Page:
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2nd International Conference on Parkinsons and Neurodegenerative Diseases, will be organized around the theme “Essential Innovations and Developments in treatment of Parkinsons and Neurodegenerative Diseases”
Parkinsons-2021 is comprised of keynote and speakers sessions on latest cutting edge research designed to offer comprehensive global discussions that address current issues in Parkinsons-2021
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Parkinson’s disease (PD) is a chronic and progressive disease of nervous system that possesses symptoms which continue and become worse over time. It is the second commonest neurodegenerative disease after Alzheimer's disease, and in the UK, has a lifetime prevalence of between 0.1 and 0.3% of the population. The basic reason behind this condition is malfunction and death of vital nerve cells in brain. In normal conditions nerve cells present in the brain produces a neurotransmitter called dopamine that is responsible for signalling movement, emotions and co-ordination but in the case of diseased individual dopamine production slows down, hence the individual become unable to control the movement normally. There is no cure but treatment involves medication and surgery. Slowness of voluntary movements, reduced facial appearance, repetitious tongue, and diminished eye flashing, A shuffling gait with deprived arm swing and curved posture, Shaky stability; difficulty rising from a sitting position, Swallowing problems in later stages.
Alzheimer's disease is a progressive neurological disorder that causes the brain to shrink (atrophy) and brain cells to die. Alzheimer's disease is the most common cause of dementia, and is characterized by a gradual loss of thinking, mental, and social skills that impairs an individual's ability to function independently. The disease's early symptoms include forgetting recent events or conversations. As Alzheimer's disease progresses, a person may experience severe memory loss and lose the ability to perform daily tasks. Medications can temporarily improve or postpone the progression of symptoms. Alzheimer's disease patients and their families will benefit from a number of programmes and services. Moods and habits may be influenced by Alzheimer's disease-related brain changes. The following are examples of possible issues: Depression, social isolation, sleep disturbances, loss of inhibitions, delusions, and other symptoms can occur.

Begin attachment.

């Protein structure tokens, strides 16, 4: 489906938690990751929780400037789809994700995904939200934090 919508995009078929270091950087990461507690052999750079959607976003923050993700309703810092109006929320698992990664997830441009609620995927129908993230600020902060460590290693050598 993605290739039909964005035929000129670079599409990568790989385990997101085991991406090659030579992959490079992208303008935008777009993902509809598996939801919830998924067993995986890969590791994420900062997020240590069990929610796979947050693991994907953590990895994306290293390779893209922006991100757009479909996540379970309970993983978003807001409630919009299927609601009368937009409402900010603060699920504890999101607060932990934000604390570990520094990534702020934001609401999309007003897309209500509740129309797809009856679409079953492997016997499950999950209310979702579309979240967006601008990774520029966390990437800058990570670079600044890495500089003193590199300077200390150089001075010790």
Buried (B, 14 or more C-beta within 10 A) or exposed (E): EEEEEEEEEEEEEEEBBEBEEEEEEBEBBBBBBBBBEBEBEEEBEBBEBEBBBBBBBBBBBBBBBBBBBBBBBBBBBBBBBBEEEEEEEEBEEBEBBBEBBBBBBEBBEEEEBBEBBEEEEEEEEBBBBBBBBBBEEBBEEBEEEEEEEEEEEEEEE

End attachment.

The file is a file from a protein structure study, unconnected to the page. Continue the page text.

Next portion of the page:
Multiple sclerosis (MS) is a central nervous system condition that can be debilitating (brain and spinal cord). The immune system attacks the protective sheath (myelin) that covers nerve fibres in MS, causing communication problems with your brain and the rest of your body. The disease can cause irreversible nerve damage or weakening in the long run. MS signs and symptoms vary significantly depending on the degree of nerve damage and which nerves are damaged. Some people with severe MS may lose their ability to walk independently or at all, while those with no new symptoms may go into remission for long periods of time. The signs and symptoms of multiple sclerosis can differ significantly from person to person and over the course of the disease, depending on where the affected nerve fibres are located. Symptoms such as numbness or stiffness in one or more joints, which typically happens on one side of the body or in the legs and trunk at the same time, may often affect movement. Electric shock sensations that occur when such movements are made of neck, especially bending the neck forward, Tremor, absence of coordination.
The study of the structure and function of the nervous system is known as Neuroanatomy. In contrast to radial symmetry animals, which have a distributed cell network in their nervous systems, bilateral symmetry animals have segregated, formed nervous systems. In vertebrates, the nervous system is divided into two parts: the inner structure of the brain and spinal cord (commonly referred to as the CNS) and the nerve pathways that connect to the rest of the body (known as the peripheral nervous system, or PNS).
Neuroplasticity, which encompasses both synaptic and non-synaptic plasticity, is often referred to as brain plasticity or neural plasticity, and refers to improvements in neural pathways and synapses as a result of changes in behaviour, environment, neural processes, thought, and emotions, as well as changes in the body. The aim of this session is to learn about the latest advances in brain plasticity as it relates to neurite remodelling and how to improve neural connections. Neurorehabilitation is a therapeutic method that aims to aid recovery from nervous system damage while also minimising or compensating for any functional changes that result.